Virginia Beach, VA. 12/27/2007 - After finishing a nice Christmas dinner at my sisters house, I decided to help out with the dishes. OUCH! The hot water tap was so hot that the reflex of jumping back almost caused me to elbow my Mom in the stomach. Of course my warnings of "That's a scald hazard!" where drowned out by family laughter followed by antidote justifications of "Mom's got Teflon hands and teenage shower worshipers need more hot water. But what do I know? I'm just the brother visiting. Experience and expert safety advice seems to fall on deaf ears when it comes to family.
The next day I was back to work inspecting a brand new upper end home for a very nice young professional couple with 2 small girls , two car garage, and a dog. Everything seemed perfect. But unknown to them, danger was lurking. I turned on the hot water tap which seemed to more like a steam vent. The temperature reading was a scalding hot 153 degrees F.
Now I'm not one to be too superstitious, but wisdom and mostly age has taught me to heed the messages I receive from the universe. Are two back to back incidents like this a coincidence? I don't know but I decided I should write about it anyway. It better to be safe than sorry. If I can save one person form getting hurt, it's worth it.
Each year, approximately 3,800 injuries and 34 deaths occur in the home due to scalding from excessively hot tap water. The majority of these accidents involve the elderly and children under the age of five. The U.S. Consumer Product Safety Commission (CPSC) urges all users to lower their water heaters to 120 degrees Fahrenheit. In addition to preventing accidents, this decrease in temperature will conserve energy and save money.
Most adults will suffer third-degree burns if exposed to 150 degree water for two seconds. Burns will also occur with a six-second exposure to 140 degree water or with a thirty second exposure to 130 degree water. Even if the temperature is 120 degrees, a five minute exposure could result in third-degree burns.
Various procedures for lowering water temperature in the home exist, depending on the method of heating. Here are some suggestions:
Electric water heaters. Call your local electric company to adjust the thermostat. Some companies offer this service at no-charge. Hot water should not be used for at least two hours prior to setting. To make the adjustment yourself, start by shutting off current to the water heater, then turn off the circuit breaker to the heater or remove the fuse that serves the heater. Most electric water heaters have two thermostats, both of which must be set to a common temperature for proper operation. To reach these thermostats you must remove the upper and lower access panels. Adjust the thermostat following the instructions provided with the appliance. Hold a candy or meat thermometer under the faucet to check water temperature.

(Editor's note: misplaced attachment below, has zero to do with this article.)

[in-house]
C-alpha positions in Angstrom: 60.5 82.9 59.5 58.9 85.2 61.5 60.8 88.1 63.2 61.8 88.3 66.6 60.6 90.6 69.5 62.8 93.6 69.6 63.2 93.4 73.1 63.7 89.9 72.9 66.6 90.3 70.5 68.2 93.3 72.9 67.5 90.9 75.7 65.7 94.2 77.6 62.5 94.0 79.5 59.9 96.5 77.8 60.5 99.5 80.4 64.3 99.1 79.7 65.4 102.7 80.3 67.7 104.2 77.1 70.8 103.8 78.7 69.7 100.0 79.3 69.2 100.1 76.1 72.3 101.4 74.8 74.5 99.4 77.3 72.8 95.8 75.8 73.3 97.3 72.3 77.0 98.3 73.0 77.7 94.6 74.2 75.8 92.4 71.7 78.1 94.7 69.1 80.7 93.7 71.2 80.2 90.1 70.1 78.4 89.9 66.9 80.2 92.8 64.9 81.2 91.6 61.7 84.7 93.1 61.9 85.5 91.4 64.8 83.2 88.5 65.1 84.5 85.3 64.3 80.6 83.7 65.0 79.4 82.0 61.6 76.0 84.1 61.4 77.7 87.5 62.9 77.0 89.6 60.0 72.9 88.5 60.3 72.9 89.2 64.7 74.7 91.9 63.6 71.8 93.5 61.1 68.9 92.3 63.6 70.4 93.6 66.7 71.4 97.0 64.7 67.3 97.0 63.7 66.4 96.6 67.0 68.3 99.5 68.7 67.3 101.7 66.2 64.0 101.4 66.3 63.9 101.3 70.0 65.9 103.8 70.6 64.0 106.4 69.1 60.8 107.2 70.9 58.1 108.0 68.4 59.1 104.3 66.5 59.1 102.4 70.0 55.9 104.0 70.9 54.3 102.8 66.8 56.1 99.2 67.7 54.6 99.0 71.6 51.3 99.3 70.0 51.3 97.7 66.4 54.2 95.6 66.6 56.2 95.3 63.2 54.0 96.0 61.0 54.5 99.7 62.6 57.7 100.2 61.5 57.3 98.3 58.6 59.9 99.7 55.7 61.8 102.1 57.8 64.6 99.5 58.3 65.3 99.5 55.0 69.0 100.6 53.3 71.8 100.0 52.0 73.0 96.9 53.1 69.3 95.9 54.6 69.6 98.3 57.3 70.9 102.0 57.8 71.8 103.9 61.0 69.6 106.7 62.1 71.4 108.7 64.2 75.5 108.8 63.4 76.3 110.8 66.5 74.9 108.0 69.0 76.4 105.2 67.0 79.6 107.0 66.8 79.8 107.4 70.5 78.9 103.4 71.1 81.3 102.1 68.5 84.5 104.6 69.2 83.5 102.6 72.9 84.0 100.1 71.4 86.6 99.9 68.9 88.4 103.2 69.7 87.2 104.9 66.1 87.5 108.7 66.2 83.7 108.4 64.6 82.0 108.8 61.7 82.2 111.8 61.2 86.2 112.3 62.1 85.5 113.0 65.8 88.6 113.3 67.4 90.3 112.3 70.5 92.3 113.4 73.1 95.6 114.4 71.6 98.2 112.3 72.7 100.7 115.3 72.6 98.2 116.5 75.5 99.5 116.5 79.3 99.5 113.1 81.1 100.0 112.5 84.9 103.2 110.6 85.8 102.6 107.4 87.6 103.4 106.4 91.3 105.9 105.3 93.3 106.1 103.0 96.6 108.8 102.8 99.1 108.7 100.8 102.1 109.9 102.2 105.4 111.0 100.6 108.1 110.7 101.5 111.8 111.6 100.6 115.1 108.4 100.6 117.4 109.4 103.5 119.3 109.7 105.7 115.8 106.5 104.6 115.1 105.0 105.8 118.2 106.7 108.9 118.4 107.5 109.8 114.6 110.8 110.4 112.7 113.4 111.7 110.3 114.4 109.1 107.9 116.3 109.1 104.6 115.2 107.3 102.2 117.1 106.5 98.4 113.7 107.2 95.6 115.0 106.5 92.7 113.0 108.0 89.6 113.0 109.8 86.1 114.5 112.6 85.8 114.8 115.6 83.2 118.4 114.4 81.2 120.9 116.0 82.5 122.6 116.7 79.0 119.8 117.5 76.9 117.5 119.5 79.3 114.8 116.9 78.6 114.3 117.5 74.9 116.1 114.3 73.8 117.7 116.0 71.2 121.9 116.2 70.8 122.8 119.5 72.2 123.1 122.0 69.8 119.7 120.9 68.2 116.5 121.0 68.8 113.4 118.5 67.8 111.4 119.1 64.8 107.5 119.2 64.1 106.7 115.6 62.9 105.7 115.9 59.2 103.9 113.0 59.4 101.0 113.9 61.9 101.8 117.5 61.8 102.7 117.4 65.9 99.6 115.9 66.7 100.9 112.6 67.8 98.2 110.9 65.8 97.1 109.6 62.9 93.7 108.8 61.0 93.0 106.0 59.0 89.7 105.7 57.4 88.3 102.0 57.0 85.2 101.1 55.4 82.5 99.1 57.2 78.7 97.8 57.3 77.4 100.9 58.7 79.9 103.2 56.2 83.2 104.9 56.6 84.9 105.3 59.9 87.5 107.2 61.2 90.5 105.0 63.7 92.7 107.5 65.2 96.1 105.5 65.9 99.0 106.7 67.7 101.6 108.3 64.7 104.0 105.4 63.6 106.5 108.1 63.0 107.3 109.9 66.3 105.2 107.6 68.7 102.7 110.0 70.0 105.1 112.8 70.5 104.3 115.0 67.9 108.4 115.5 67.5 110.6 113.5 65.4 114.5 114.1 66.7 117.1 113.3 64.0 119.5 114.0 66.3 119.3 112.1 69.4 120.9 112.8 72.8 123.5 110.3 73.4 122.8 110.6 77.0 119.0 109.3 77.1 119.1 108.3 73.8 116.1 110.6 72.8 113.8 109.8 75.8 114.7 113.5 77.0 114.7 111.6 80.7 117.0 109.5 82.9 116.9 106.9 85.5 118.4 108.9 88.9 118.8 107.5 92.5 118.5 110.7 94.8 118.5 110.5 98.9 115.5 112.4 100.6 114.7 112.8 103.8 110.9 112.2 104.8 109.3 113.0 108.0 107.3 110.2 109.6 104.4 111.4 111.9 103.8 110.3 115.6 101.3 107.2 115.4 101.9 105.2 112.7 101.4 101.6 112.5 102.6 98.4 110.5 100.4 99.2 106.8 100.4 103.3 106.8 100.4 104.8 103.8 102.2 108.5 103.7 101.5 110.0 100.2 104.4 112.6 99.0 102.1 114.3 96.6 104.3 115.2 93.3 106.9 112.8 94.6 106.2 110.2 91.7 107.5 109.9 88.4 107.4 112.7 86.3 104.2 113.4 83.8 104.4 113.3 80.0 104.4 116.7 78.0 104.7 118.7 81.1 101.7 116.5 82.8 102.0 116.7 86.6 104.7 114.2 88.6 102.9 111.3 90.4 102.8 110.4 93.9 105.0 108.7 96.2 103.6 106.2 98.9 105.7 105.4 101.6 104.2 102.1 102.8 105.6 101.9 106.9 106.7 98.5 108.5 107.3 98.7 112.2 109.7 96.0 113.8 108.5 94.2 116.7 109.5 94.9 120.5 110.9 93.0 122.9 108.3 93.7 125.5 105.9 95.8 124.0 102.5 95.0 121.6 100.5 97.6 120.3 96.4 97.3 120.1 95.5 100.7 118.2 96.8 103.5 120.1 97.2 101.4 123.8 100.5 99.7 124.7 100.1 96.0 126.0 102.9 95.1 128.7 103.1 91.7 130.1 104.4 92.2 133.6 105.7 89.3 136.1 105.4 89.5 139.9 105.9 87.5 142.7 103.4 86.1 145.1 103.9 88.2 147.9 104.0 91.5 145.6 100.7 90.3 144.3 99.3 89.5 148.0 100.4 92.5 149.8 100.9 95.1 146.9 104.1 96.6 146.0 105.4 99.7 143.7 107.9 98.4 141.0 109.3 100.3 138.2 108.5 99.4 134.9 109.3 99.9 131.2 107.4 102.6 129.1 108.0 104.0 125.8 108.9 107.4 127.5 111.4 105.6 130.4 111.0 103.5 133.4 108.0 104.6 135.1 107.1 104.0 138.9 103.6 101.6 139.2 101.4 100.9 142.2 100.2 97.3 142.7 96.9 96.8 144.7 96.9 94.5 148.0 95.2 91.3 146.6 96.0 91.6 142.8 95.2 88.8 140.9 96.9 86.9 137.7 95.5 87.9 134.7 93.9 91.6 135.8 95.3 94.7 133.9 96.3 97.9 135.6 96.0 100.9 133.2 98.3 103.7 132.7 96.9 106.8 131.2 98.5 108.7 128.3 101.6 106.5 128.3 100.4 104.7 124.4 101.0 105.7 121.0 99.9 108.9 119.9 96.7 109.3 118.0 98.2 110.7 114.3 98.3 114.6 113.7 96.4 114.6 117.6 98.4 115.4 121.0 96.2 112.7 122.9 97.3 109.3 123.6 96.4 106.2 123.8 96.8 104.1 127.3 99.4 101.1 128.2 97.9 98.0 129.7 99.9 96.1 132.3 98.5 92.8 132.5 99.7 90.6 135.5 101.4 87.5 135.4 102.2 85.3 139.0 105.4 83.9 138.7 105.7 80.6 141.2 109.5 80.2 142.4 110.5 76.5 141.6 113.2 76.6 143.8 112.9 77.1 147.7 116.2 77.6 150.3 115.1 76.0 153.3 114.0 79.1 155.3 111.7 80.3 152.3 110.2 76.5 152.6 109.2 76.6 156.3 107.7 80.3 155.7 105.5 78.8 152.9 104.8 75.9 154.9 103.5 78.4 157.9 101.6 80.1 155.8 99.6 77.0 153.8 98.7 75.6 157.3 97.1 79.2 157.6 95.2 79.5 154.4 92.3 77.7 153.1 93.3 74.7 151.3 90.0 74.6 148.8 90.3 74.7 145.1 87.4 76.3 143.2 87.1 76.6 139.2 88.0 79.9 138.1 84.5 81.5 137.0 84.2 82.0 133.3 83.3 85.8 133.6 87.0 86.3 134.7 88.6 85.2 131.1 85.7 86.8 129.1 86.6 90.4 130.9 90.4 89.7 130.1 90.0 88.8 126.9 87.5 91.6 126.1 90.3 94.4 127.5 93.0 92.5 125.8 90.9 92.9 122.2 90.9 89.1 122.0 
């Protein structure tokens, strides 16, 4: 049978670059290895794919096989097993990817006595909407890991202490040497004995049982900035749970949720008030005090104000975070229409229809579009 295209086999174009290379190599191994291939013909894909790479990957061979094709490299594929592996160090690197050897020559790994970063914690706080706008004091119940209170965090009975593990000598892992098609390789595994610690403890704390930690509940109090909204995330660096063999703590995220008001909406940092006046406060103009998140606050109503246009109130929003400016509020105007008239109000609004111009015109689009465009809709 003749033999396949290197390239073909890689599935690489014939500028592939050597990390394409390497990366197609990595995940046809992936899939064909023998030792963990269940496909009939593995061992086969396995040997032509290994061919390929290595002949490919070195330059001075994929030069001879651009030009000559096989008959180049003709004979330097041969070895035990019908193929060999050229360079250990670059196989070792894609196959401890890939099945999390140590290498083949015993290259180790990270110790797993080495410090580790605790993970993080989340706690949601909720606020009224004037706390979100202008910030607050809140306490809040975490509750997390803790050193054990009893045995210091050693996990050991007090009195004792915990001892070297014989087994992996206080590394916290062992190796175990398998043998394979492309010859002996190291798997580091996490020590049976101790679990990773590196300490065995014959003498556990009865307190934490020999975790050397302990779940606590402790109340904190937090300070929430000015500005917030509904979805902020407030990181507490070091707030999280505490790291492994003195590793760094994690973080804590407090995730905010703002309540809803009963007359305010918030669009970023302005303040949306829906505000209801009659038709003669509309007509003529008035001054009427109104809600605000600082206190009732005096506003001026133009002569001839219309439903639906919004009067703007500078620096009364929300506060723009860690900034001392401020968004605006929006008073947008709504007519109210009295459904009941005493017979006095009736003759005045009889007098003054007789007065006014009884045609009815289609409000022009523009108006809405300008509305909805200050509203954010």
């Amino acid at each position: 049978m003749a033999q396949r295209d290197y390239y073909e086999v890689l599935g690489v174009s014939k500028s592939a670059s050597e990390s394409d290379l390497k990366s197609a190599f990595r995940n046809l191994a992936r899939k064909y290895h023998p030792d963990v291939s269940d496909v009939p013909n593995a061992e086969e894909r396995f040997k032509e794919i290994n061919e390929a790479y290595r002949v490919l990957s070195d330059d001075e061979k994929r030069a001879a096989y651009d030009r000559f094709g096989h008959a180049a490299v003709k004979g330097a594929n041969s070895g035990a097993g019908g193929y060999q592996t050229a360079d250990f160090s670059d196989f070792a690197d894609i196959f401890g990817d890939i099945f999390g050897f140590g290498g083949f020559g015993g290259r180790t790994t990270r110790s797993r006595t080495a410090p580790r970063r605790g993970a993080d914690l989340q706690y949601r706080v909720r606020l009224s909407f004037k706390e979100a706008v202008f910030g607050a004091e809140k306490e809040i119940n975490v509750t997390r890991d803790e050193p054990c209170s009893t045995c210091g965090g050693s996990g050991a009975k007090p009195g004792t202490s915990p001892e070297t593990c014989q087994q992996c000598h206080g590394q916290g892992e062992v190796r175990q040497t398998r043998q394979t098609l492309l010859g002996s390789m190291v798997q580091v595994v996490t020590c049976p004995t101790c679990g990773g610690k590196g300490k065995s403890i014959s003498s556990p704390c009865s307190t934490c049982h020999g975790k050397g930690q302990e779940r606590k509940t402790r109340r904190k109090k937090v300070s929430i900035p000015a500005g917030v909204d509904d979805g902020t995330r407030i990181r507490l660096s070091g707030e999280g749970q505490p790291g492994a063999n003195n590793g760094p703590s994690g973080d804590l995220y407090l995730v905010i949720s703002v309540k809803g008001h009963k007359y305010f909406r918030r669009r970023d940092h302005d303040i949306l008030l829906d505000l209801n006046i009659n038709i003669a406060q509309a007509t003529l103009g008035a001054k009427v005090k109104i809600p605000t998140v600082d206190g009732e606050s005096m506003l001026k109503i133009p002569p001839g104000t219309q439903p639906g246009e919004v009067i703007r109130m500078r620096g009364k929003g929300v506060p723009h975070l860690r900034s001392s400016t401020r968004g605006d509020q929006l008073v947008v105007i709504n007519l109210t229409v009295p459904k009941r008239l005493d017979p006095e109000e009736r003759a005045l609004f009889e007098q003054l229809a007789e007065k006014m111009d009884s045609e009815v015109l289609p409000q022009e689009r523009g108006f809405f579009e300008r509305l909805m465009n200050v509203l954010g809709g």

Gas water heaters. Because thermostats differ, call your local gas company for instructions. Where precise temperatures are not given, hold a candy or meat thermometer under faucet for most accurate reading first thing in the morning or at least two hours after water use. If reading is too high, adjust thermostat on heater, according to manufacturers instructions, and check again with thermometer.
Furnace heater. If you do not have an electric, gas, or oil-fired water heater, you probably have an on-line hot water system. Contact your fuel supplier to have the temperature lowered. If you live in an apartment, contact the building manager to discuss possible options for lowering your tap water temperature. Reducing water temperature will not affect the heating capacity of the furnace.
The CPSC notes that a thermostat setting of 120 degrees Fahrenheit (49 degrees Celsius) may be necessary for residential water heaters to reduce or eliminate the risk of most tap water scald injuries. Consumers should consider lowering the thermostat to the lowest settings that will satisfy hot water needs for all clothing and dish washing machines.
Never take hot water temperature for granted. Always hand-test before using, especially when bathing children and infants. Leaving a child unsupervised in the bathroom, even if only for a second, could cause serious injuries. Your presence at all times is the best defense against accidents and scaldings to infants and young children.
More information about water heater safety is available CSPC
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